Supporting timely access to abortion care

Jess Westcott, Social Worker for the Women’s Abortion and Contraception Service, undertaking the early medical abortion care training.
6 July 2022 | Contraception and abortion

More Victorian healthcare providers will be able to provide best practice early medical abortion care, thanks to a new training module.

The free, online training module was created by The Royal Women’s Hospital as part of its Sexual and Reproductive Health Clinical Champion program. Funded by the Victorian Department of Health, the training is available on our early medical abortion (resources and support) webpage and on the Women’s Health Victoria website.

Early medical abortion involves the use of the medications mifepristone and misoprostol (marketed as MS-2 Step®) to end a pregnancy up to nine weeks of gestation. These medicines have been approved in Australia since 2012 and are subsidised under the Pharmaceutical Benefits Scheme.

Cath Hannon, Project Manager for the Sexual and Reproductive Health Clinical Champion Project at the Women’s, said the new e-module complements the official training GPs and pharmacists must undertake to become providers of early medical abortion.

Cath Hannon (centre), Project Manager for the Sexual and Reproductive Health Clinical Champion Project at the Women’s.
Cath Hannon (centre), Project Manager for the Sexual and Reproductive Health Clinical Champion Project at the Women’s.

Ms Hannon said the new online training will support the learning needs of a range of healthcare workers– also including nurses, midwives, nurse practitioners and social workers – about how to best provide sensitive and non-judgemental care.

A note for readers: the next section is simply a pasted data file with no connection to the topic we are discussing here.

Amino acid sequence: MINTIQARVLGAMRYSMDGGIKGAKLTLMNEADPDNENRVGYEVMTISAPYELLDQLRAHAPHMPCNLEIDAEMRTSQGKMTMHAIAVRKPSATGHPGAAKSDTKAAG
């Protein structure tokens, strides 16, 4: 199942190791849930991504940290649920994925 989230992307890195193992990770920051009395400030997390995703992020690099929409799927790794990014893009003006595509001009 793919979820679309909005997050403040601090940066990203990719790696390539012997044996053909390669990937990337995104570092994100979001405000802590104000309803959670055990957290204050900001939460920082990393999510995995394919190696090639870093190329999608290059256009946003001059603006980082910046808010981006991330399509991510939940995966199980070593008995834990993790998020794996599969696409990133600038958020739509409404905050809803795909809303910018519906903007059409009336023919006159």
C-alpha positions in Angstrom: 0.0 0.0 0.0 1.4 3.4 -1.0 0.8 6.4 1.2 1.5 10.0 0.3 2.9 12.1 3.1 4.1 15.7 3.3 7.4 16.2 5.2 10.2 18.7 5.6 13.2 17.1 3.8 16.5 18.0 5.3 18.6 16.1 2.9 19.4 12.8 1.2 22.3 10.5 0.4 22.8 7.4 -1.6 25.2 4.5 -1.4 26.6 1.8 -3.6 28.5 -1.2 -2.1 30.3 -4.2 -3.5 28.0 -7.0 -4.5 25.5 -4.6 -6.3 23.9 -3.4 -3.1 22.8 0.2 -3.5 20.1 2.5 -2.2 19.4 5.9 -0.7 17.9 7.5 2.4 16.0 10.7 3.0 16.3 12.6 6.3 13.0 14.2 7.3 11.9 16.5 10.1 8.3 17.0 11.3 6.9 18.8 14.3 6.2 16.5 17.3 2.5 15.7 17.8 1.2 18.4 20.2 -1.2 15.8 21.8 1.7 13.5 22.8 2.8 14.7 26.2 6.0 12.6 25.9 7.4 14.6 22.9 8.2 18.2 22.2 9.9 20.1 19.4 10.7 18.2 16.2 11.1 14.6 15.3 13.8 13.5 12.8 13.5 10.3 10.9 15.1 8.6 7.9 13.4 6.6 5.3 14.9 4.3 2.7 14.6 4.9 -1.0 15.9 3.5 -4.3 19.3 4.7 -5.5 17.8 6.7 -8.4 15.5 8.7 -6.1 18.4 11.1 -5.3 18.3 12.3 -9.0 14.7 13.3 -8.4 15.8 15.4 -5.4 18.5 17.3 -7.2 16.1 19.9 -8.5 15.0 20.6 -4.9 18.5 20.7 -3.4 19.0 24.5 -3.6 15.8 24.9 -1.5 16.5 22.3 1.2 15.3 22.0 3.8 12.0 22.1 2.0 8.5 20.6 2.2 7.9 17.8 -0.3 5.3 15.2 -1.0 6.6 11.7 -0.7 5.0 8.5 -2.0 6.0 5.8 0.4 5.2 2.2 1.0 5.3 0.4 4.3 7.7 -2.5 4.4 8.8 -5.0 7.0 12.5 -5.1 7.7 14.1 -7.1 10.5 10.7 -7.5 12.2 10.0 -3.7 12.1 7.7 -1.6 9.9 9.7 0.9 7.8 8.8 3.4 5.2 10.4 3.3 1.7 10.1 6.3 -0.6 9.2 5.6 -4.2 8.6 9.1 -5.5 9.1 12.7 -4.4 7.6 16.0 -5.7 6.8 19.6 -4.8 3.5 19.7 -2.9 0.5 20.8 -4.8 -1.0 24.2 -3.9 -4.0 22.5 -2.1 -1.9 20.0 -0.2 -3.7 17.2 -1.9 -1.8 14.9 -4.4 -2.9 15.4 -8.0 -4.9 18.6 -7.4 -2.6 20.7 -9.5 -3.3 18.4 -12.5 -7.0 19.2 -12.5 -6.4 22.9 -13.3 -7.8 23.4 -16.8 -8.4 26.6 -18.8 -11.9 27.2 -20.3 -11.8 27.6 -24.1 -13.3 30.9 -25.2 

“We want more Victorian healthcare workers to feel confident in supporting their pregnant patients in the choices they make about their reproductive health,” Ms Hannon said.

Access to abortion is fundamental to women’s sexual and reproductive healthcare, it is a human right and an important public health issue.

“Women and pregnant people who are seeking an early medical abortion should be able to access this service, close to their home and their communities.

“If someone knows early in a pregnancy that they wish to have an abortion, they should be able to access this service within the nine-week timeframe.

“If they are not able to, they face going through a surgical abortion when the earlier care they had sought is more appropriate.”

Ms Hannon said the US Supreme Court’s recent overturning of the constitutional right to abortion reinforced the need for Victorian healthcare workers to be non-judgemental and sensitive when supporting people seeking an abortion.

“The Women’s strongly supports a person’s right to accurate, unbiased sexual and reproductive health information to support their informed decision-making and health and wellbeing,” she said.

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